Egg Tarts

I grew up eating egg tarts. Not the Portuguese or Macau egg tarts – those only became popular when I was an adult. The kind that kids loved then in the 80s and before were the soft sweet crusted Hong Kong style egg tarts that are always sold in our local bakeries.

Recently because of the lockdowns everywhere, my friends who are also all over the world now have been baking this piece of nostalgia. And even though I can easily get my egg tarts here, I decided to make my own and boy was I glad I tried making my own! Nothing beats freshly baked egg tarts straight out of the oven.

There are many recipes out there on the Internet. But this one that I eventually decided to follow is simple. The only downside to this is that it is a tad too sweet but luckily for me I didn’t allow the sugar to melt completely into the water so the sweetness was just right. What I liked about this recipe is that the dough is really flaky and buttery.

I made the entire dough using a mixer. The
recipe was extremely easy to follow.
I must say, I really like the sweet dough and would make it again for different kinds of dessert tarts next time. After making this dough, I wrapped it in cling film and rested it in the fridge for 20 minutes. And while it was resting, I made the filling.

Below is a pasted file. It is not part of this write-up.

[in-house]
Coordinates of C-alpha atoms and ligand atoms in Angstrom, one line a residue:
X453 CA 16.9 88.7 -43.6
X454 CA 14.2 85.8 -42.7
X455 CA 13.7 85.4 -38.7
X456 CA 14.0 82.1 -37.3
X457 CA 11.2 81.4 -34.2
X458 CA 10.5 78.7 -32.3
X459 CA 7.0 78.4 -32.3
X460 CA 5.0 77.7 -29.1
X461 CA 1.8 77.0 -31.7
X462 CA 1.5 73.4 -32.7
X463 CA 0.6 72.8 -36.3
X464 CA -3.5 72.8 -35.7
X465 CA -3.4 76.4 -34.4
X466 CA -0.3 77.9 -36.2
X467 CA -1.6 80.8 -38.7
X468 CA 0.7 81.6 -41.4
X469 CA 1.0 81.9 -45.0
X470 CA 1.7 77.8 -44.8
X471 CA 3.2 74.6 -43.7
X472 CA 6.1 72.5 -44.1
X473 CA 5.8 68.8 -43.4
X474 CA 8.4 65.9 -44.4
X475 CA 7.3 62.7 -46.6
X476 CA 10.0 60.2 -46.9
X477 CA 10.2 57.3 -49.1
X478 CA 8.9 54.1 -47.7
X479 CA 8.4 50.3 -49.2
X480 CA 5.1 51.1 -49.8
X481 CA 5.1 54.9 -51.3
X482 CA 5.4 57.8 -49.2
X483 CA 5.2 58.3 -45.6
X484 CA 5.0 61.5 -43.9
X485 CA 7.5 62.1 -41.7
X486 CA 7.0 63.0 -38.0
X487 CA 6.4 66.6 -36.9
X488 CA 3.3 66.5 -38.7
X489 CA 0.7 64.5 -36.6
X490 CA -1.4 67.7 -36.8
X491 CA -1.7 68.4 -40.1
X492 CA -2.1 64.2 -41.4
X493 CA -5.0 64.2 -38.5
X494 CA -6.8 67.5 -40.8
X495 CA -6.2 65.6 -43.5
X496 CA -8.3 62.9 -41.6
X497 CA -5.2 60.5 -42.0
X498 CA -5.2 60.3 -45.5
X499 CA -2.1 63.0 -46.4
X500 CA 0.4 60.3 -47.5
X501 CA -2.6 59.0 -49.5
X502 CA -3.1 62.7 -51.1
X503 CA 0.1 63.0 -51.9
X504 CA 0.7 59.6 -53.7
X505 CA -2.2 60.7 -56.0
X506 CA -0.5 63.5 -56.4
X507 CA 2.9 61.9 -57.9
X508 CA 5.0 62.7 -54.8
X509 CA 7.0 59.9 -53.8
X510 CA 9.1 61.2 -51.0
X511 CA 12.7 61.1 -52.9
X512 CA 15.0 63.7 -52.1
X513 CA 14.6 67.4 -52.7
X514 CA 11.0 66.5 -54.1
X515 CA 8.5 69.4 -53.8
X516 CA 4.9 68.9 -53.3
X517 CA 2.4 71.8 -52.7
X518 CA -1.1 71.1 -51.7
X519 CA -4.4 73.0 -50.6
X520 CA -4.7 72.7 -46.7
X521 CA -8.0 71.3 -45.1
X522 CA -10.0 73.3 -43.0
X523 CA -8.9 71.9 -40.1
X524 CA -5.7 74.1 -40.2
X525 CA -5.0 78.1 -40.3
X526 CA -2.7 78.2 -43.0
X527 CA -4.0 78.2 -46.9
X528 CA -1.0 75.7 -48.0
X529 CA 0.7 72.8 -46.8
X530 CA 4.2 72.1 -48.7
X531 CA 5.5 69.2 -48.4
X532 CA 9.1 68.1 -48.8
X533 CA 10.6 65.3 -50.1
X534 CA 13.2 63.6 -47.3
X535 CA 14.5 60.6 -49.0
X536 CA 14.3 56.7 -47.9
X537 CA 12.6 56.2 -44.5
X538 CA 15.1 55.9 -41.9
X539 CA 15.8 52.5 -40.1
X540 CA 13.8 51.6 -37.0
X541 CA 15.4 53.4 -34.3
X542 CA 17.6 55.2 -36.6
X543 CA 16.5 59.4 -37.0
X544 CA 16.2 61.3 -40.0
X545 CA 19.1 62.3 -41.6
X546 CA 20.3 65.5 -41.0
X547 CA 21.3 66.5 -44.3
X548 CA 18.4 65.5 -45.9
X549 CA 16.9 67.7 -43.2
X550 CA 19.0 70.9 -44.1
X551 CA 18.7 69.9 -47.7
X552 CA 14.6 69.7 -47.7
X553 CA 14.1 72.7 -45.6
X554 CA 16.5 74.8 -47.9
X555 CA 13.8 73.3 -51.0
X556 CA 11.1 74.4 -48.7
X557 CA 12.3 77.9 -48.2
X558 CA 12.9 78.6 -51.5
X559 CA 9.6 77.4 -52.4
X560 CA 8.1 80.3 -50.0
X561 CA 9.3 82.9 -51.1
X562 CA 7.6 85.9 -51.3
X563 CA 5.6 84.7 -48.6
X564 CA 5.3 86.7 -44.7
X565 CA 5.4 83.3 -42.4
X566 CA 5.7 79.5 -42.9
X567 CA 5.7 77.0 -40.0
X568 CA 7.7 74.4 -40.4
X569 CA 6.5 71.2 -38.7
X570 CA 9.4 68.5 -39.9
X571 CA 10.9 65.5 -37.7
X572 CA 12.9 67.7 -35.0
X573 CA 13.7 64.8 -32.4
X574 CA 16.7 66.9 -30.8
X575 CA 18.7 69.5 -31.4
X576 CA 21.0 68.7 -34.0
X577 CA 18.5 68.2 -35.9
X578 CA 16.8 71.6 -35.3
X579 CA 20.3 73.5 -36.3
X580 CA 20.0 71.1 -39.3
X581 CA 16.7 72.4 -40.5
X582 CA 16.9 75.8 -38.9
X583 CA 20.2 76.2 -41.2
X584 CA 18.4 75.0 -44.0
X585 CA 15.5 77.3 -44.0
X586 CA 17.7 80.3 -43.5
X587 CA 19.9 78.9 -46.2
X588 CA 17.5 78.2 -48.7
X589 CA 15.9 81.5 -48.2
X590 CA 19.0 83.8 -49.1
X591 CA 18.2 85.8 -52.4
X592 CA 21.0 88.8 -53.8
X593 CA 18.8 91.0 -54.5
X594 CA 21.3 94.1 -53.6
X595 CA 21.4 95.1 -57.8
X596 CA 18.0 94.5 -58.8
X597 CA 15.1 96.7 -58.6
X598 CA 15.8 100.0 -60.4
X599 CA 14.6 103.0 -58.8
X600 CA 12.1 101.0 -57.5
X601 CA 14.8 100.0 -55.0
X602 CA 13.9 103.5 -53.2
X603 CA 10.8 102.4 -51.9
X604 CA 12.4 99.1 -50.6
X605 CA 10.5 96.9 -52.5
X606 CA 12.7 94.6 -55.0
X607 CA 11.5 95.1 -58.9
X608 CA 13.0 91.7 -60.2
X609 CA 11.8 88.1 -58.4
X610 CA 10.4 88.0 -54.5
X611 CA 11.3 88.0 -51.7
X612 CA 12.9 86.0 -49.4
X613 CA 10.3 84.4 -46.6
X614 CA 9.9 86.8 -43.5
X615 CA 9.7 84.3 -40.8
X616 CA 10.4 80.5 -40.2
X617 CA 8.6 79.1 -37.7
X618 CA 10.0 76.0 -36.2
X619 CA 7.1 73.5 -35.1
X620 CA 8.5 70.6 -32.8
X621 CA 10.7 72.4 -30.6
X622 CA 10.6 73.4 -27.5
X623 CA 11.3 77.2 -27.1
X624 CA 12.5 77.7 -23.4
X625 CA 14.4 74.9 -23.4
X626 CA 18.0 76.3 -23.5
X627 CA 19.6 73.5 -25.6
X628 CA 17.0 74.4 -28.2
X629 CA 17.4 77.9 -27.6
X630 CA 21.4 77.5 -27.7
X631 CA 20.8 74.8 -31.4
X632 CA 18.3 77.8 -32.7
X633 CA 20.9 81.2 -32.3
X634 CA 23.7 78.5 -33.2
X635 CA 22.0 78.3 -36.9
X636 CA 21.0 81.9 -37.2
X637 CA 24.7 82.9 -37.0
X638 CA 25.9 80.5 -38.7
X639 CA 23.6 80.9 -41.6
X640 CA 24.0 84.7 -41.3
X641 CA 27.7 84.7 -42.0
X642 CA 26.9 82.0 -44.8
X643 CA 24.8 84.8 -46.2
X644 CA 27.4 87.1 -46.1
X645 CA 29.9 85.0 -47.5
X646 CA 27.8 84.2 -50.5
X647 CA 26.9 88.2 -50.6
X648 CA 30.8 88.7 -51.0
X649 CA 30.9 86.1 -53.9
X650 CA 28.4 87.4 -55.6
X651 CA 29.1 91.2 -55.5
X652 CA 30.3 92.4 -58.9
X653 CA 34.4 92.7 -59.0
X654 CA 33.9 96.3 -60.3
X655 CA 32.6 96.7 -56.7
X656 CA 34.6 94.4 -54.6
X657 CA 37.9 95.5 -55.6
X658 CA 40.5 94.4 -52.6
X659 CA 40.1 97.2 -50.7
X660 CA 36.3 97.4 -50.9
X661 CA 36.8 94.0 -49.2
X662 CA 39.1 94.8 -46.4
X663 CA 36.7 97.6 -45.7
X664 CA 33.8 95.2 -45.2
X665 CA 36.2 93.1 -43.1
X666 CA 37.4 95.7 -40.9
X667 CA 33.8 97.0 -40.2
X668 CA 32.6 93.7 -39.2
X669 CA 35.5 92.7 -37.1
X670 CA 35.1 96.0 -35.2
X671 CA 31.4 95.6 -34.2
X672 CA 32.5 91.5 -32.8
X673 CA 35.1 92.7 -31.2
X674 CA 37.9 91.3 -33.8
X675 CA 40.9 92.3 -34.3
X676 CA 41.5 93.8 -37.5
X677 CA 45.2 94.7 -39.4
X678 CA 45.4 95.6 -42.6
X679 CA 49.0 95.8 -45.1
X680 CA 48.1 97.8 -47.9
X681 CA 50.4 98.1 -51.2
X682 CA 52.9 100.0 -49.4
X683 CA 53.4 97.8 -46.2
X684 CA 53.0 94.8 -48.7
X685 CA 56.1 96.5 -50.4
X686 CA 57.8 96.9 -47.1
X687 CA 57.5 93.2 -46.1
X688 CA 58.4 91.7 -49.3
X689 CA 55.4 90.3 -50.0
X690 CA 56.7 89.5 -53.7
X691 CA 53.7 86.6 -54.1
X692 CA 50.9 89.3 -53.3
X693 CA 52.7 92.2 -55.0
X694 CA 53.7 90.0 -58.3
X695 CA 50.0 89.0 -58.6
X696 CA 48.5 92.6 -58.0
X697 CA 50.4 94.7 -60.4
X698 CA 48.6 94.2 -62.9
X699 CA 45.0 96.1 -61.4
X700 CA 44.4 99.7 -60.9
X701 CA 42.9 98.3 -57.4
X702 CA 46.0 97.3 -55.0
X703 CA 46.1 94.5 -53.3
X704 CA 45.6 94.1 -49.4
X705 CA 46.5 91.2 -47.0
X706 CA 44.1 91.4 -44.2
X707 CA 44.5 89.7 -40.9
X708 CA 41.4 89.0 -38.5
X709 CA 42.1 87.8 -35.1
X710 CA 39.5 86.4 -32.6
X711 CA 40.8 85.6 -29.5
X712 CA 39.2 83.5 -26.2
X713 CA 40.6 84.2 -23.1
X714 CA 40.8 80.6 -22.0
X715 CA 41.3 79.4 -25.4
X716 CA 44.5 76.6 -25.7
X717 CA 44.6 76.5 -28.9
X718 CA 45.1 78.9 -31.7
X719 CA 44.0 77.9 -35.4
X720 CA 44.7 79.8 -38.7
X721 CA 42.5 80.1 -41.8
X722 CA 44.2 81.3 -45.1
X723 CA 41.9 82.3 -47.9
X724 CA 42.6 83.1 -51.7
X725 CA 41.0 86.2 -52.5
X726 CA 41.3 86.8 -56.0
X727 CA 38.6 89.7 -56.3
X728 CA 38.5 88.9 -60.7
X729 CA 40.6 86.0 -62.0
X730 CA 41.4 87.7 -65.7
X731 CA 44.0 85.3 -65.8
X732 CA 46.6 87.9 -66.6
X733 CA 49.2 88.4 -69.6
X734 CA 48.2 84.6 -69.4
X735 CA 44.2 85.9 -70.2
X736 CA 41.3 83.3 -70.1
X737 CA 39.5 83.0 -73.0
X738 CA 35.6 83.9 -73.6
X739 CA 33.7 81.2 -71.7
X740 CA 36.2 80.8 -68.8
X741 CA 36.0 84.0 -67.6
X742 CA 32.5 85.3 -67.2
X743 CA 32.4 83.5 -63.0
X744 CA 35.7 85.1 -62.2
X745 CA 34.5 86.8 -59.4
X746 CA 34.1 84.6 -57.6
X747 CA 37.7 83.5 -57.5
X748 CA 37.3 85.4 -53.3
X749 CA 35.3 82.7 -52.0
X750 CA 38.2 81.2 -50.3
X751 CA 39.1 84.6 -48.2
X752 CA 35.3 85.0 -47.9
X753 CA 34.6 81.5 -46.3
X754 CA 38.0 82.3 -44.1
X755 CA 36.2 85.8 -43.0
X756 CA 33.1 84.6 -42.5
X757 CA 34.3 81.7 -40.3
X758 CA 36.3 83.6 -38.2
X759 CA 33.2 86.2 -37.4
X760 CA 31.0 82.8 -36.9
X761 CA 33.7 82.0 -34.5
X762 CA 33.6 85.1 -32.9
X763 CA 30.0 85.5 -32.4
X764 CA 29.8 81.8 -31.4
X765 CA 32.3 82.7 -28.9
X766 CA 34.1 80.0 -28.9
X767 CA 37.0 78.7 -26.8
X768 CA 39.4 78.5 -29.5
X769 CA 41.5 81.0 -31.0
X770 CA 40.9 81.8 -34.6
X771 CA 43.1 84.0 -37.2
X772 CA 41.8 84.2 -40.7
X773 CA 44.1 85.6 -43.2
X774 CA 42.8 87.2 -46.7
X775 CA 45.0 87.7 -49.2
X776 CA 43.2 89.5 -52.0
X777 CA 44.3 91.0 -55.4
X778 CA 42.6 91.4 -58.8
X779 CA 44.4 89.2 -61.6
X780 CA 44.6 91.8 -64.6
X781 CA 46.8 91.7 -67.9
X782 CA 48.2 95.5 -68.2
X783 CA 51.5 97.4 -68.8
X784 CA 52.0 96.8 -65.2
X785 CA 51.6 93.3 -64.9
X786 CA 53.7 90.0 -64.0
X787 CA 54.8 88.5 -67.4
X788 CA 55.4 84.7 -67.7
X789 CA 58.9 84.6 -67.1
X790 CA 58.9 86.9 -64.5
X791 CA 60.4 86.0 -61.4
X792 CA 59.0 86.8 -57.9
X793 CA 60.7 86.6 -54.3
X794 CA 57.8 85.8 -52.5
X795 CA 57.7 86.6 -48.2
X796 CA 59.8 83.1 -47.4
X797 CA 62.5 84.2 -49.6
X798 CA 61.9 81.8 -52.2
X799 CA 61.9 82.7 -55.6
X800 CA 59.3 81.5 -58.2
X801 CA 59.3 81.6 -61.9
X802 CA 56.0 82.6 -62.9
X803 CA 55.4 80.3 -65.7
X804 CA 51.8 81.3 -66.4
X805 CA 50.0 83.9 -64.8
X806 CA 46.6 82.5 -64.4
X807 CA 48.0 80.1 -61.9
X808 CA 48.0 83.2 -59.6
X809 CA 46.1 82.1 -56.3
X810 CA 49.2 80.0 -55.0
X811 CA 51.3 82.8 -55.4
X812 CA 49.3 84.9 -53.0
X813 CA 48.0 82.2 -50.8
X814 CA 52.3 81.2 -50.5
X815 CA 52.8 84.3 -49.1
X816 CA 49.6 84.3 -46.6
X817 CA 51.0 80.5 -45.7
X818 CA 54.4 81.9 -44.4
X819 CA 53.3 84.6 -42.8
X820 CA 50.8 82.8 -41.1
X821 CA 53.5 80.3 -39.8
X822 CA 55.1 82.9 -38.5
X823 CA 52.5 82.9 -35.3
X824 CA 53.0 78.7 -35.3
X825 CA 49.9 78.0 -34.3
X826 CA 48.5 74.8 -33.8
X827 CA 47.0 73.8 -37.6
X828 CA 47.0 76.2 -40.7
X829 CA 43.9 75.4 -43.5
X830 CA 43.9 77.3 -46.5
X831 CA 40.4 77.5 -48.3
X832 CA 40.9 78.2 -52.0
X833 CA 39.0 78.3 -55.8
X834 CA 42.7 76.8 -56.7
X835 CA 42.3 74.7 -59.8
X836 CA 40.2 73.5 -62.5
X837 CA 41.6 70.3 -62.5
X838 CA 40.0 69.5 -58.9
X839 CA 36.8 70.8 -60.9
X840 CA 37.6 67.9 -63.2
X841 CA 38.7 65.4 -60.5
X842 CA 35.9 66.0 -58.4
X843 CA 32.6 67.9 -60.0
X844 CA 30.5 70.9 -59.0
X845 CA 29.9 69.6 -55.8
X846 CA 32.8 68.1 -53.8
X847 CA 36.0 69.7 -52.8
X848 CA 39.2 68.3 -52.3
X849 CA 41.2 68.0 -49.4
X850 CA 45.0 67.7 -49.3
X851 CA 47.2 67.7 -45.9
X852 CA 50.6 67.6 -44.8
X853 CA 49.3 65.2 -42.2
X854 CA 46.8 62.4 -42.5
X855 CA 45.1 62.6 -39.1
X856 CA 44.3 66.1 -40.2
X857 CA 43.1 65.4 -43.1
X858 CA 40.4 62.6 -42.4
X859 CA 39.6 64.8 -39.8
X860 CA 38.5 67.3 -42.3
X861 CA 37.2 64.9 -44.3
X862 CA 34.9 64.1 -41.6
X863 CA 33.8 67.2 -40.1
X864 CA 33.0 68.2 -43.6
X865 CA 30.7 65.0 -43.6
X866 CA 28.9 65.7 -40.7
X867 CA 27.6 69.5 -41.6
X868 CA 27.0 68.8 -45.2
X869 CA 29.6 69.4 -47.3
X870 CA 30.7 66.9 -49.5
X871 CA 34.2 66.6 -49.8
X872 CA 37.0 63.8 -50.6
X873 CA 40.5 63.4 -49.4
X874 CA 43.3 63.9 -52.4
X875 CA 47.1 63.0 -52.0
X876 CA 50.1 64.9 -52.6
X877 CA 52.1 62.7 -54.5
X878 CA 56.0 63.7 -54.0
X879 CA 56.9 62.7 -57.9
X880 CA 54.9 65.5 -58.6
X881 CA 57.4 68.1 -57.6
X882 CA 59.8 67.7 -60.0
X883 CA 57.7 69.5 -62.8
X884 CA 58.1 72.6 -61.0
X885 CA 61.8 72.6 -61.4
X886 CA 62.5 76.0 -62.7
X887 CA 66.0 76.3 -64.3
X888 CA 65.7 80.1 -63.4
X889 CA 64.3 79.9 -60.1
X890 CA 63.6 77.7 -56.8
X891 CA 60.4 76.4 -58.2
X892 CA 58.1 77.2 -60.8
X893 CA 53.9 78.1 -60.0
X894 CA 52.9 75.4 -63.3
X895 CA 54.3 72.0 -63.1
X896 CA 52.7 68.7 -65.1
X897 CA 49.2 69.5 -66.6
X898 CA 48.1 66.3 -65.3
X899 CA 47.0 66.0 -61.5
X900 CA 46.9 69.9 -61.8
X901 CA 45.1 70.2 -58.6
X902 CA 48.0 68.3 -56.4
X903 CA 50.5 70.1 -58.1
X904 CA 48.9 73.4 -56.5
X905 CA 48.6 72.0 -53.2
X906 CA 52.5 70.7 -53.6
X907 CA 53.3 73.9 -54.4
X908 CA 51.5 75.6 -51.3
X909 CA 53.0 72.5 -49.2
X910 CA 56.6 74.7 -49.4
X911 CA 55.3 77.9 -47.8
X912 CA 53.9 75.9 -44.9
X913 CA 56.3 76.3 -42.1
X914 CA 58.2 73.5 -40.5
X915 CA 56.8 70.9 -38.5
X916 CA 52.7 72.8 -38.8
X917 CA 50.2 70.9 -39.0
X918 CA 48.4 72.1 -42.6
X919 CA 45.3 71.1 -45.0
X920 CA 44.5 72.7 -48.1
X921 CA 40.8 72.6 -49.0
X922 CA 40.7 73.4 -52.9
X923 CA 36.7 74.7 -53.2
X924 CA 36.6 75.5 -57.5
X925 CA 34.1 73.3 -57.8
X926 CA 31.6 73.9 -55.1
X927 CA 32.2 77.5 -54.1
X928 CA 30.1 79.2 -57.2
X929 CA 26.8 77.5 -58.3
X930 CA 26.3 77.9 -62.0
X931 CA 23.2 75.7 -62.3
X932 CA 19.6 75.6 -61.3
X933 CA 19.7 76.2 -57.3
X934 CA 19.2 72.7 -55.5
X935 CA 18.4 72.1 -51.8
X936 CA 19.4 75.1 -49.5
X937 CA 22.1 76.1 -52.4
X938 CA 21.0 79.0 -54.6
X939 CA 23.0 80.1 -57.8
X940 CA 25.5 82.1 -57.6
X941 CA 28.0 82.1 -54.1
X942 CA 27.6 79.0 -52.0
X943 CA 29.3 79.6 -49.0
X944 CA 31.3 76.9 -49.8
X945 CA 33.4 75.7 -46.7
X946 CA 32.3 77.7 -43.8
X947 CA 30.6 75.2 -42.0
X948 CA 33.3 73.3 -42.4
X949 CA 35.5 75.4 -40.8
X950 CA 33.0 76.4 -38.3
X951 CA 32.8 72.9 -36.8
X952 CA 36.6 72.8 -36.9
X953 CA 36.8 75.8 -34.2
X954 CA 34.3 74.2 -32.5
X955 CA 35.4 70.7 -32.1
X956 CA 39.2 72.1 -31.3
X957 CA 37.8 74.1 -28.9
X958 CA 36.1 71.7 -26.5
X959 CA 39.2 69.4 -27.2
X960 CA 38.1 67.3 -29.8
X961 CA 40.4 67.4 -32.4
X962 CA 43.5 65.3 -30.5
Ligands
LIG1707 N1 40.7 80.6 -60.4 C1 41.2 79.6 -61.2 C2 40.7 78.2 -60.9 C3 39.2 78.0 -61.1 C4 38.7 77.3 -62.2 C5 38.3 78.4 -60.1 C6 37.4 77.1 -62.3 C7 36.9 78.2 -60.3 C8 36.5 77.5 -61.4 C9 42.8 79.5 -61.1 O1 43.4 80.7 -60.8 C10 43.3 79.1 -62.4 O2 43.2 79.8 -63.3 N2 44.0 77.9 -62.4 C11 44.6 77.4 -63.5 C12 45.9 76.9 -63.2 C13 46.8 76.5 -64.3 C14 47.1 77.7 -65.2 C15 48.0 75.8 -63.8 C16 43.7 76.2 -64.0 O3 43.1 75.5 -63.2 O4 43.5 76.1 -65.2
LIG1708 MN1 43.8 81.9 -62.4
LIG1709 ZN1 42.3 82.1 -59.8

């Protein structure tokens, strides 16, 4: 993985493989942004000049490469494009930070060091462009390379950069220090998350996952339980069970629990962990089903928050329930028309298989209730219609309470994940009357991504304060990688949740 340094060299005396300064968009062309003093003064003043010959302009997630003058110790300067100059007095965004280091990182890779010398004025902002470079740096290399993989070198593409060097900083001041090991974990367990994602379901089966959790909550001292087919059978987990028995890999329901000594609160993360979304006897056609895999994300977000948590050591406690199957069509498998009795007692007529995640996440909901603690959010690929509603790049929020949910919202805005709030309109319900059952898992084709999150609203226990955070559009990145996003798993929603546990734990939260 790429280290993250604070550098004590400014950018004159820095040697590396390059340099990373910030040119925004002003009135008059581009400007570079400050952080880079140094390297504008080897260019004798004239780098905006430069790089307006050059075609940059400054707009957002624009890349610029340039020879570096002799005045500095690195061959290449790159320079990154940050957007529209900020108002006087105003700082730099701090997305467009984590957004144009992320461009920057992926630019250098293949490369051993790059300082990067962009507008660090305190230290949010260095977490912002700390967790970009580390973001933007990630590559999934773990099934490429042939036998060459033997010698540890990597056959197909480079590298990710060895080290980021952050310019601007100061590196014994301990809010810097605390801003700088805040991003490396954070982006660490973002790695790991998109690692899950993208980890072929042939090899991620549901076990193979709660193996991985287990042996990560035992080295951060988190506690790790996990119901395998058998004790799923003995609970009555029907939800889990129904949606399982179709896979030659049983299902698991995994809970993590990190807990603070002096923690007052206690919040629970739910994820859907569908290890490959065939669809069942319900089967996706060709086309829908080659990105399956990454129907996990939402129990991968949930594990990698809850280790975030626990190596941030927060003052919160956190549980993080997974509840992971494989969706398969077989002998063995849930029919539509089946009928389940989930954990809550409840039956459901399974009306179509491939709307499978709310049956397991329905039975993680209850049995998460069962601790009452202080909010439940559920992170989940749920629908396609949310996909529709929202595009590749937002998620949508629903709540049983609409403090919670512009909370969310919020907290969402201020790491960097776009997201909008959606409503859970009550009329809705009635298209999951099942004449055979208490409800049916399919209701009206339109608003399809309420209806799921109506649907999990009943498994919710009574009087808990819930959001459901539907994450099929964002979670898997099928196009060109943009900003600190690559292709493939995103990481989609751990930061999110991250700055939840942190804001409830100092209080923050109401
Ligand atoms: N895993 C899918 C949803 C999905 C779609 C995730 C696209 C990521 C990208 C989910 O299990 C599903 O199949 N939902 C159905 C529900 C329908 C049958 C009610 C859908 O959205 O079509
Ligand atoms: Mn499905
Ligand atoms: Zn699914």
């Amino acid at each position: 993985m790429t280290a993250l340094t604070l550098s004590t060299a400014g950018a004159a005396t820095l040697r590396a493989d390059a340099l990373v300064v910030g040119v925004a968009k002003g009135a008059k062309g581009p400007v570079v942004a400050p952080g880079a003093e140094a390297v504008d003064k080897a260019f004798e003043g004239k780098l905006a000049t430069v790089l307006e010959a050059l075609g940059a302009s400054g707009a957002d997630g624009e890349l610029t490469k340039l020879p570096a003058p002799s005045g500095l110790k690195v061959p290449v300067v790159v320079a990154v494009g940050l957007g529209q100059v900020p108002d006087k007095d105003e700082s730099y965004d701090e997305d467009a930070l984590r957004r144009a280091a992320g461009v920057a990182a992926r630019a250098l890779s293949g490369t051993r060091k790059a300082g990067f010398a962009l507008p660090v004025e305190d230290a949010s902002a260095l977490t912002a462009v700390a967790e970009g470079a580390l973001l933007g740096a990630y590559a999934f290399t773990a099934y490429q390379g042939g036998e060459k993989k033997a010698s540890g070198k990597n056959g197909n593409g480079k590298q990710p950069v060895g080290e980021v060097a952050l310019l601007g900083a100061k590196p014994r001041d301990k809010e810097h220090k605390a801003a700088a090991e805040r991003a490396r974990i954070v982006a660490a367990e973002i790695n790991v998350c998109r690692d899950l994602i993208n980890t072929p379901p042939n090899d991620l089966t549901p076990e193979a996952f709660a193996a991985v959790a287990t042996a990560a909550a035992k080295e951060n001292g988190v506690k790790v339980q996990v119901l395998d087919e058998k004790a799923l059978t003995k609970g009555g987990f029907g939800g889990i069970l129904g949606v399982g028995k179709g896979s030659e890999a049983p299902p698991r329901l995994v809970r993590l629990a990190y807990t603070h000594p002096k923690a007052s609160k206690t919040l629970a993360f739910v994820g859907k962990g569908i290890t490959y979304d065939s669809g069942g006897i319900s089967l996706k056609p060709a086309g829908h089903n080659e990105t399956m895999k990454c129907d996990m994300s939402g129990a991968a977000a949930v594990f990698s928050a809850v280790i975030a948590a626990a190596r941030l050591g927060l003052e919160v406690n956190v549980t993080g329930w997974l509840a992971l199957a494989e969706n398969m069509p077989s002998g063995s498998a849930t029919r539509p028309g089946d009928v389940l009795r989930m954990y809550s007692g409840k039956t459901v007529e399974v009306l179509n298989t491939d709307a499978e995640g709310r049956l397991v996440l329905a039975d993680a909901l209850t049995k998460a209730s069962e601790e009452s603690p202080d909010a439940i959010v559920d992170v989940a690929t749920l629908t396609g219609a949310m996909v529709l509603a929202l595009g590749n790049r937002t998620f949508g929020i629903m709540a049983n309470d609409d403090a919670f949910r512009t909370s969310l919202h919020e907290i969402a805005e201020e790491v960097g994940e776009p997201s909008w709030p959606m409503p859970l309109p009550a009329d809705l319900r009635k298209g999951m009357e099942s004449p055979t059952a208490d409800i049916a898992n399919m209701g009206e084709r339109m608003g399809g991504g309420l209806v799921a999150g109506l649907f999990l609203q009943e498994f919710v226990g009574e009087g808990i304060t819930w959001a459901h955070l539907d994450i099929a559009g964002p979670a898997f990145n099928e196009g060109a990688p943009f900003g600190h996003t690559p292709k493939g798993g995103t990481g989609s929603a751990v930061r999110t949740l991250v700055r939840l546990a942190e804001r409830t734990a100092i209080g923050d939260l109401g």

The important step in making the custard filling is to make sure you run it through the sieve first so that it’ll be silky.
When the dough is chilled, take it out and divide into portions. I have 20 of these aluminium tart casings so I divided into 20 small balls. Fill each casing with the dough.
They don’t need to be baked before the filling. After this step then carefully pour the egg filling into the dough casings.
Before going into the oven.
And it is here at this stage that I would like to share that while the tarts were baking, I saw them balloon up and panicked. However, this apparently is meant to happen. I over-baked the tarts and that’s why the custard looked all wrinkly. So what you should do is after you notice the time of the tarts turning brown and cooked, switch off the oven BUT let it sit in the oven for another 10 minutes. While my tarts were indeed slightly overbaked, they still tasted good and were not dry at all. It affected only the look of the tarts.
See? Still soft and crumbly. They were good!
The egg tarts were devoured quickly, with only a pathetic two pieces left for Grandma the next day. 😁

You may get the recipe below :

Egg Tart Recipe

Cakes and Cookies, Desserts

Pineapple Tarts

Every Chinese New Year or Hari Raya (Eid ul Fitr) will never be complete without families making and eating these delicious buttery sweet and sour pineapple tarts. And being in a beautiful multi-racial country, I get to enjoy everyone’s festivities many times over. ☺️

Earlier in the year before COVID-19 interrupted our lives, I already received a bottle of pineapple tarts from the office management for Chinese New Year. Now, with the Circuit Breaker in place and Hari Raya round the corner, I decided to finally conquer my fears and make my mother’s pineapple tart recipe.